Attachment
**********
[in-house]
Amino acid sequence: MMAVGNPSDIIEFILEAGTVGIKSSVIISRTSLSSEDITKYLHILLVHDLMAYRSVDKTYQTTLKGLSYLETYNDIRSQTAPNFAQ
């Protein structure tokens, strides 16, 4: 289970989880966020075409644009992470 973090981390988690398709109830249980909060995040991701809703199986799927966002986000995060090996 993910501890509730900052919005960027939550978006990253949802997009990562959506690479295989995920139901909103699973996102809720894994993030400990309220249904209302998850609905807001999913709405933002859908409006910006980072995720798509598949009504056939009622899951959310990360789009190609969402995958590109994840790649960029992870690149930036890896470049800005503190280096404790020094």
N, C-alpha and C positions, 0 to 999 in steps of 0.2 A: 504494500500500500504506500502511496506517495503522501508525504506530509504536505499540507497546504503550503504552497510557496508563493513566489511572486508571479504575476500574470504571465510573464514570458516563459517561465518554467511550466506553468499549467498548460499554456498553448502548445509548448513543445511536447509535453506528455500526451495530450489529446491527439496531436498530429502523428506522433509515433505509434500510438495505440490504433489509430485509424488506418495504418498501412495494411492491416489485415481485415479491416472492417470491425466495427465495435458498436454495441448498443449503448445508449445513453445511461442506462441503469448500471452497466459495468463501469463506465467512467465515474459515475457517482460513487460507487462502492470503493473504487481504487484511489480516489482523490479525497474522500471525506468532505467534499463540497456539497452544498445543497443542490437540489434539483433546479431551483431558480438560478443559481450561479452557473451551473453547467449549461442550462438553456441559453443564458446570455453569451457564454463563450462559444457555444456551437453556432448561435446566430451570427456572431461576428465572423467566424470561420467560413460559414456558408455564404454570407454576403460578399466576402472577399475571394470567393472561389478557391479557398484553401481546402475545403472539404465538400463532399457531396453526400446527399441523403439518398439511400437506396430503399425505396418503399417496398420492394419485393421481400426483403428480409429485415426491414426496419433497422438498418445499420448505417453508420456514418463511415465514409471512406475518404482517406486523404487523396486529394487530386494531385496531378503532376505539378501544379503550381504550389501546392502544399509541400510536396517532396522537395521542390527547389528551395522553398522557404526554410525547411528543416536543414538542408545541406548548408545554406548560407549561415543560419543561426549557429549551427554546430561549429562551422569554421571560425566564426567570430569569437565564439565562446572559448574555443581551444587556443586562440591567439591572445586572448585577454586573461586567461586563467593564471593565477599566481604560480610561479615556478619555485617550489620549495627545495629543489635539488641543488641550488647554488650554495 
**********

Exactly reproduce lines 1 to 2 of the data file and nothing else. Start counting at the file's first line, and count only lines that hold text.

[in-house]
Amino acid sequence: MMAVGNPSDIIEFILEAGTVGIKSSVIISRTSLSSEDITKYLHILLVHDLMAYRSVDKTYQTTLKGLSYLETYNDIRSQTAPNFAQ